Radioactive beads can help treat liver cancer

16 Jul

In this treatment, millions of the glass or polymer beads are injected into the liver’s main artery to help destroy the tumors.

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By Rebecca Burton rburton@miamiherald.com

Patients with liver cancer typically have few choices of treatment: chemotherapy directly to the liver (chemoembolization), removal of part of the liver, or a liver transplant.

Now, millions of tiny radioactive beads can be injected directly into the liver’s main artery to help destroy the tumors in a process called radioembolization. The treatment is used primarily for treating patients with unresectable hepatocellular carcinoma (HCC), the most common form of primary liver cancer.

The beads — about one-third the width of a human hair strand — are inserted by a catheter into the hepatic artery, one of two arteries that supply blood to the liver.

The beads become lodged in the tumor, emitting radiation over the course of several weeks. Patients receive treatments every four weeks, usually as an outpatient procedure.

Studies show that the general survival rate grows from a minimum of three months to three years with the treatment, according to research by Radiology Today.

Two companies manufacture the beads. One, the Canadian-based Nordium, calls its treatment Therasphere and uses glass beads. The other, the Australian-based Sirtex, uses polymer beads in a treatment called SIR-sphere. Both treatments use yttrium-90, a radioisotope that emits pure beta radiation.

Dr. Shaun Samuels, interventional radiologist with Baptist Cardiac and Vascular Institute, said both treatments work the same way. He said the only difference is that the SIR-sphere beads have less radioactivity per particle, meaning more have to be used per treatment.

ARTERIAL ROADMAP

The treatment is a two-step process. The first step, an arteriogram, involves dye injected into the liver’s blood vessels to determine how the blood flows to the liver. Samuels described it as a roadmap of the arteries; without the map, the beads run the risk of flowing to somewhere other than the tumors.

The next step is called an MAA profusion scan. In this, a radioactive isotope, technetium, is injected through the upper leg via a catheter, through the femoral artery and into the hepatic artery. The technetium acts as a dye and shows how much blood flows from the patient’s liver to their lungs. If the blood flowing is greater than 20 percent, too much radiation would get into the lungs. The dose may need to be lowered or the patient may need to undergo a different treatment.

After the two steps are cleared and the dose is calculated, the patient is ready to have the beads inserted into the hepatic artery. A radiation oncologist is the only one who can handle the radioactive material.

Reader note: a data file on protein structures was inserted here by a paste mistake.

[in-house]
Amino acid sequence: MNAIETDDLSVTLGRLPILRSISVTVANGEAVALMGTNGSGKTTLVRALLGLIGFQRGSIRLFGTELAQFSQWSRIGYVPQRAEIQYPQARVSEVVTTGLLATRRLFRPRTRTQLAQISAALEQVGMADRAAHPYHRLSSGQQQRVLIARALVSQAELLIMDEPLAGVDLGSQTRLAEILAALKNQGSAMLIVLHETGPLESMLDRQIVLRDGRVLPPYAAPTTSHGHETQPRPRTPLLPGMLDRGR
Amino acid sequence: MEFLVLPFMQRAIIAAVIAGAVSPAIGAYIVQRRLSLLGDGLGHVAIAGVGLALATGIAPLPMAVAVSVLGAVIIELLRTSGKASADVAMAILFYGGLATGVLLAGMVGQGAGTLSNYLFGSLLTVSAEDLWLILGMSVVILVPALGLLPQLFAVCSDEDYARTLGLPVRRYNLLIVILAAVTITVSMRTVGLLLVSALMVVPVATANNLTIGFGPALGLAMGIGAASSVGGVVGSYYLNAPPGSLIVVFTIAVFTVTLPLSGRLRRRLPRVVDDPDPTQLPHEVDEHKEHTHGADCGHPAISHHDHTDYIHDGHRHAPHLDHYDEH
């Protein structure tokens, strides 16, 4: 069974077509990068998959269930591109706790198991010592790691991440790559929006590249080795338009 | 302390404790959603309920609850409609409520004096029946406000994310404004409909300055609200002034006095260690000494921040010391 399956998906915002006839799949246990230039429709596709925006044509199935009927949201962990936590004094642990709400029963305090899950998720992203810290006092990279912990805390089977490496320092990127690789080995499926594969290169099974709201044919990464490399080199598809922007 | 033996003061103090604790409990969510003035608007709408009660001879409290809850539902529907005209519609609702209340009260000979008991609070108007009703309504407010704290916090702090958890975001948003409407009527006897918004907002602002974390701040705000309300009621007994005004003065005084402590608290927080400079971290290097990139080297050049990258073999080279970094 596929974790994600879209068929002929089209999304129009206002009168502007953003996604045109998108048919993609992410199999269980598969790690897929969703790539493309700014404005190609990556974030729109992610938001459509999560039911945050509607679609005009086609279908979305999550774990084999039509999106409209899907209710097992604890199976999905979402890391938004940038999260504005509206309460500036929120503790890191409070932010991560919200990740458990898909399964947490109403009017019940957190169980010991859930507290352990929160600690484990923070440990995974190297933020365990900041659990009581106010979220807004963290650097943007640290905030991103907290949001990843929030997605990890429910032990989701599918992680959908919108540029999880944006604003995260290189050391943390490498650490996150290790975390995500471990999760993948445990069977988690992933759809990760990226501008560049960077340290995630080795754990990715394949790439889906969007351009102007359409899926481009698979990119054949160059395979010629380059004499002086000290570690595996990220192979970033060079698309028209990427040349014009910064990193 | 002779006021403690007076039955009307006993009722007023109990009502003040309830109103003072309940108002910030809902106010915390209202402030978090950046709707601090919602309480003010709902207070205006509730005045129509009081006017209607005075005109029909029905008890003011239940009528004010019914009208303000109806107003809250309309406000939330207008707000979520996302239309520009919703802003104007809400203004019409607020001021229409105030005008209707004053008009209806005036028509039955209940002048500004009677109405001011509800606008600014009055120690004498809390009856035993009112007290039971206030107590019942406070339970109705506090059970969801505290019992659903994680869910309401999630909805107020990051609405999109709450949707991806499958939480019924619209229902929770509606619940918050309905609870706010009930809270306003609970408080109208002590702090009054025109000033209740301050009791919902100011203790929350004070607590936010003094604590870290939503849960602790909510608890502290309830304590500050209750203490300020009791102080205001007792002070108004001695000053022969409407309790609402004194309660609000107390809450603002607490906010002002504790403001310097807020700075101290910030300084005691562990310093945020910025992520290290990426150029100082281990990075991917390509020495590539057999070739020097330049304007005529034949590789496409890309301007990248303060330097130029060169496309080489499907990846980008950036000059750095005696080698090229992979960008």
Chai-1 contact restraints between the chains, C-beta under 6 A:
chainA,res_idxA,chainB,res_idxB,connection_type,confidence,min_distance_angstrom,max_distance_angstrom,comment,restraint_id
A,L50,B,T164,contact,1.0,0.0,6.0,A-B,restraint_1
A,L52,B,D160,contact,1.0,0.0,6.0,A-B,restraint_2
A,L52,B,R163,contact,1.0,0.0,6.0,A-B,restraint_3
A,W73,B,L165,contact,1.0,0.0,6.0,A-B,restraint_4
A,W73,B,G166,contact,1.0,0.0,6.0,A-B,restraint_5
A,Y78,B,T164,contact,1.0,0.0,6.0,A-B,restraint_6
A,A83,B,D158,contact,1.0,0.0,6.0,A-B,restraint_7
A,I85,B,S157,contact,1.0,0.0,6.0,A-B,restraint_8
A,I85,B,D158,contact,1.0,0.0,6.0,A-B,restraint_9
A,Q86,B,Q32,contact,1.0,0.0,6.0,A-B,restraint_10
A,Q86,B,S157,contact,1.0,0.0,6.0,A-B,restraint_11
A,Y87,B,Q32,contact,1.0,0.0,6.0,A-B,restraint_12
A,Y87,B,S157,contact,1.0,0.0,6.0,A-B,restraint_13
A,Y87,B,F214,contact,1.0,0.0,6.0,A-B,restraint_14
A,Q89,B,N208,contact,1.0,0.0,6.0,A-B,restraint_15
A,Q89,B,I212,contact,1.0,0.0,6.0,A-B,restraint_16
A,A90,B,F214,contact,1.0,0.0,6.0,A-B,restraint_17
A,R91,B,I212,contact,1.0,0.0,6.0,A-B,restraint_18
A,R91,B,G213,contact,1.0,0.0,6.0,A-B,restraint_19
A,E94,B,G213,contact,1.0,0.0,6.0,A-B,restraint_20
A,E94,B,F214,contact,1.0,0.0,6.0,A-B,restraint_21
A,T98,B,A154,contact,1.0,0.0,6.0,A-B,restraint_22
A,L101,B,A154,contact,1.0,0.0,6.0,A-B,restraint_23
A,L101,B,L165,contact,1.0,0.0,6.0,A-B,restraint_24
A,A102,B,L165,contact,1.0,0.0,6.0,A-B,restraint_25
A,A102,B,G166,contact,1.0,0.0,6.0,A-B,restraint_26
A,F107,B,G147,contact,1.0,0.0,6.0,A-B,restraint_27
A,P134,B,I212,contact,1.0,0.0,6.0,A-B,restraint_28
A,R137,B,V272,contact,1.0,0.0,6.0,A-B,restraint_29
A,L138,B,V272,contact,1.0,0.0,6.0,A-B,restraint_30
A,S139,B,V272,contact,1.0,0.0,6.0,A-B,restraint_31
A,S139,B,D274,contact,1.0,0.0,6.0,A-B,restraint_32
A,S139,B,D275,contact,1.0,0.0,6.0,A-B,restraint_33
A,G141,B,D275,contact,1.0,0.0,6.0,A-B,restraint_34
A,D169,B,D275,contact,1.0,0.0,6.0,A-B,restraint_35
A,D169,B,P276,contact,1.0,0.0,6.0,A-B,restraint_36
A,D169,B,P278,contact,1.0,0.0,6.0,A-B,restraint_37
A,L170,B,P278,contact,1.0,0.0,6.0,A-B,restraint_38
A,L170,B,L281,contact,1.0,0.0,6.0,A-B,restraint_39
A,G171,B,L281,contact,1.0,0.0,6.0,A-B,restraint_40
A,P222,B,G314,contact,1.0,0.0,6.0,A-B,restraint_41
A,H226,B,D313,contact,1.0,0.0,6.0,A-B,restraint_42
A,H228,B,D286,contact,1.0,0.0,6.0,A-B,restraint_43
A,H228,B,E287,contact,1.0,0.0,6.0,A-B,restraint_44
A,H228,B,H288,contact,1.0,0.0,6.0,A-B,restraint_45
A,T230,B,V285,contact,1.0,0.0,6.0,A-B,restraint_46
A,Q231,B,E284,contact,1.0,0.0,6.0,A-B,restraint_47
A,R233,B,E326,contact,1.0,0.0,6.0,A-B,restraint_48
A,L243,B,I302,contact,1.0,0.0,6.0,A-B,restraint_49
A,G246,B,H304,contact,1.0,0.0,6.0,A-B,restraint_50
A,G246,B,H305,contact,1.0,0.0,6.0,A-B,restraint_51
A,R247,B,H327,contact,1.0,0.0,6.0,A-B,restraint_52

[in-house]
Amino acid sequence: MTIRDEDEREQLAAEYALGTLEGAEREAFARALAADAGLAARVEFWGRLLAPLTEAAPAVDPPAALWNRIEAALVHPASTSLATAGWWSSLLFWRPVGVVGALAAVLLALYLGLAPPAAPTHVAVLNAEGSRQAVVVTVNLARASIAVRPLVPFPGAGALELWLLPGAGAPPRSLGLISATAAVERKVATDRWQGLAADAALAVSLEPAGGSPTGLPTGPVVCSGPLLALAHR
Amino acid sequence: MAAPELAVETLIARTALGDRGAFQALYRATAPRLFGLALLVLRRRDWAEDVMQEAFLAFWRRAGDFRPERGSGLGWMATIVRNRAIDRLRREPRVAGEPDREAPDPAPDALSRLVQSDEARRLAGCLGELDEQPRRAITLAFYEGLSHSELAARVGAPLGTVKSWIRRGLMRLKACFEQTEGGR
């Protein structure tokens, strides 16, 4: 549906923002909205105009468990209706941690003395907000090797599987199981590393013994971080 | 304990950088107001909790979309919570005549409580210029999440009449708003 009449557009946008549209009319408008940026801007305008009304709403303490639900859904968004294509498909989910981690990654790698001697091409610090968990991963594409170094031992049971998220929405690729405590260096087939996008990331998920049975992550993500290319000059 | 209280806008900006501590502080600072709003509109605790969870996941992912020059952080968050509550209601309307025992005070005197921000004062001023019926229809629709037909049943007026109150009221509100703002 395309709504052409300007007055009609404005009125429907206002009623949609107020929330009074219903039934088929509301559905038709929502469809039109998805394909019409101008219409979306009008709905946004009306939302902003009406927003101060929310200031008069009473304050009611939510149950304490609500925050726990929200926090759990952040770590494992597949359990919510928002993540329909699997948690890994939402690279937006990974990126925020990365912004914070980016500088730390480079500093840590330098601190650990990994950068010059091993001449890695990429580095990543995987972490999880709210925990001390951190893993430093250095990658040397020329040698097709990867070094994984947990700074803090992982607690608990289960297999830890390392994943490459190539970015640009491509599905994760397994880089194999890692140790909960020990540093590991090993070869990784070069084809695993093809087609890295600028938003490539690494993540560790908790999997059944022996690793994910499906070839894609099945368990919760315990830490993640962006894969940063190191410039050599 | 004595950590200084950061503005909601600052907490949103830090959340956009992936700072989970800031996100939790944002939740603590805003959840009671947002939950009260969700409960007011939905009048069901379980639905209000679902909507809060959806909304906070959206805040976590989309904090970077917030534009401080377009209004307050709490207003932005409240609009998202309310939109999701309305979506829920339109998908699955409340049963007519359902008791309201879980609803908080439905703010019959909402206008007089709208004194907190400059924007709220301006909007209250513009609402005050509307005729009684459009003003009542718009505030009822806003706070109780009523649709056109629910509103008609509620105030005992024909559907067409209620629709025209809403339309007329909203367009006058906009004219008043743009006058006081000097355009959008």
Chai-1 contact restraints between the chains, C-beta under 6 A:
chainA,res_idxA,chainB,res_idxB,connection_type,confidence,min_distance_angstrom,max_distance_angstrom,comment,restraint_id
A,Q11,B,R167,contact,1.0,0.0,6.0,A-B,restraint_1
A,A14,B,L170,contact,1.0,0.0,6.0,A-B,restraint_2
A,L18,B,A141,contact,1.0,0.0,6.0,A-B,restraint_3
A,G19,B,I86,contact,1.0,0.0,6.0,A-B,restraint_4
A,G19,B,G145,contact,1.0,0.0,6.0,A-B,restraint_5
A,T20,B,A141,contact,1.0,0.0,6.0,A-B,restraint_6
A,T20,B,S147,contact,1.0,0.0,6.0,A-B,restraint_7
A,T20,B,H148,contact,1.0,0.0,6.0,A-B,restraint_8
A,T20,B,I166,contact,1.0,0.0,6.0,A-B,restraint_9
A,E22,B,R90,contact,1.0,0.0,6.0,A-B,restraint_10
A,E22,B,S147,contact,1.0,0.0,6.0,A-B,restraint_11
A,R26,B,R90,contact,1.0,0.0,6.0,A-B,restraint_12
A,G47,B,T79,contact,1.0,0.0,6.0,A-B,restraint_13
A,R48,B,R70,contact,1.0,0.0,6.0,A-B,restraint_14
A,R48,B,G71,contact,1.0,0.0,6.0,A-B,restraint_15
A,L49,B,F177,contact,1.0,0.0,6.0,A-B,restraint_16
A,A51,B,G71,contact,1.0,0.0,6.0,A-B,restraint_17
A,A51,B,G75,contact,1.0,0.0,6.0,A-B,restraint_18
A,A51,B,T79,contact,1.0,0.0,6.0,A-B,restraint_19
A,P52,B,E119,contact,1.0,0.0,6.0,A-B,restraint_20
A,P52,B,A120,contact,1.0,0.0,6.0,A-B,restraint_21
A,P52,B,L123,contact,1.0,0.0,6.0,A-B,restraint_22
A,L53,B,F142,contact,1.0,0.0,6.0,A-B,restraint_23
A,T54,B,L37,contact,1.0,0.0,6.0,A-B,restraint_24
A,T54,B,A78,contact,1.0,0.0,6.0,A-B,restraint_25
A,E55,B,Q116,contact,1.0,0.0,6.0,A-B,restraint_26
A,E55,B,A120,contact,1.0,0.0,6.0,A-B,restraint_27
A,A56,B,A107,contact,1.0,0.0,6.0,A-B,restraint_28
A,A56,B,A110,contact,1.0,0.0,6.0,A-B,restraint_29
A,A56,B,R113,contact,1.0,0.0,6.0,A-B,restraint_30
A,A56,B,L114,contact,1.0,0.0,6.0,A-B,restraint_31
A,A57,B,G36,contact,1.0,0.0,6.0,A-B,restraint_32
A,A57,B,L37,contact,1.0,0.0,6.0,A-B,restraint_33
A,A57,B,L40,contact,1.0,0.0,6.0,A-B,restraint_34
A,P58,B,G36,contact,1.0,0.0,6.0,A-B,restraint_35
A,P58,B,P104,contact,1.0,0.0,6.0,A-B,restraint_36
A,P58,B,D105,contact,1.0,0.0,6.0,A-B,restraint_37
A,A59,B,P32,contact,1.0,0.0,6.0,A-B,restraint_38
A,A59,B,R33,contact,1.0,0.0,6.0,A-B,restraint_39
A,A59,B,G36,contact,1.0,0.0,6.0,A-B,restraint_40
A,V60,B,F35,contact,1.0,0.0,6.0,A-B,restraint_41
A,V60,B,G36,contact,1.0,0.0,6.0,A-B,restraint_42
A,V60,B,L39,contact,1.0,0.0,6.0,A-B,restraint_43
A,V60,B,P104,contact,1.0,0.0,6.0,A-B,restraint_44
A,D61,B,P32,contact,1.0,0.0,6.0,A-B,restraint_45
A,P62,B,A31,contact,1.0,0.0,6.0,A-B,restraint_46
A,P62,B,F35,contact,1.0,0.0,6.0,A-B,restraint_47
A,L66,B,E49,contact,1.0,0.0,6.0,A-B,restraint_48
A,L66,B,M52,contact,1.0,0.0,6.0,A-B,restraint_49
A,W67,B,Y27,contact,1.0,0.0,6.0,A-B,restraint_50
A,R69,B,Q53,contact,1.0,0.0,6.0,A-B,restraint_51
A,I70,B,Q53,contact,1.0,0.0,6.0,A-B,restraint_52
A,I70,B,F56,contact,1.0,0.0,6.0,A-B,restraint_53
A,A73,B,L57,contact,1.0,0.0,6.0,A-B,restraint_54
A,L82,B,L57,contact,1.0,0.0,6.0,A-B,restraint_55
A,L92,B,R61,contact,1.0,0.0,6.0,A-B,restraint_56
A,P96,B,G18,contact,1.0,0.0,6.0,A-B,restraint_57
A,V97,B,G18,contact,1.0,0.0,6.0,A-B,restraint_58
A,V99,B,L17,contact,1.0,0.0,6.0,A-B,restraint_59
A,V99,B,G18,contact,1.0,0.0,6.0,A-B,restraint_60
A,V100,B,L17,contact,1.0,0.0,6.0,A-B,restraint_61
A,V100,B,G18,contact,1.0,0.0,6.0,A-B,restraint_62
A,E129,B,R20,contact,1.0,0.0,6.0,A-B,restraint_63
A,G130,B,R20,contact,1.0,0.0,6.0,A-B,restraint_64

“You really have to plan this out like a chess game,” Samuels said. “It requires a fair amount of diligence with everyone involved.”

QUESTION OF TIMING

He also said that since radioactive particles have a short shelf life — approximately three days — the timing has to be perfect. If the patient is sick or has a family emergency, the dose, which costs about $14,000, is wasted. The procedure is approved for Medicare reimbursement, though some insurance companies decline based on the cost.

To be a candidate for the procedure, the tumor cannot occupy more than 70 percent of the liver’s volume, said Dr. Allie Garcia-Serra, radiation oncologist at Baptist Cardiac and Vascular Institute. The liver also has to be functioning adequately.

The University of Miami’s Miller School of Medicine also performs radioembolization.

Samuels said when it comes to choosing between chemoembolization or radioembolization, there are key differences. In general, chemoembolization introduces less toxins in the body, but patients take longer to recover from the side effects. Side effects include fatigue, chills, fever, nausea, vomiting and headaches. Radioembolization has the same flu-like side effects, just less severe and only lasting about a week after each treatment.

Since the radioactivity decays quickly, Samuels said the beads have not been known to cause any adverse problems, especially with the primer steps to make sure the toxic material doesn’t get into other organs.

For three days, while the beads are still active, patients should avoid contact with pregnant women, sleep alone and not have physical contact with anyone for more than two hours, doctors say. This is a precaution to avoid spreading the radiation to others.

“With chemoembolization, patients will feel like they got hit by a truck,” Samuels said. “But with radioembolization, they barely complain at all. Both treatments are equally effective.”

Samuels also said he encourages patients with larger tumors to go the radioactive route because of the less severe side effects.

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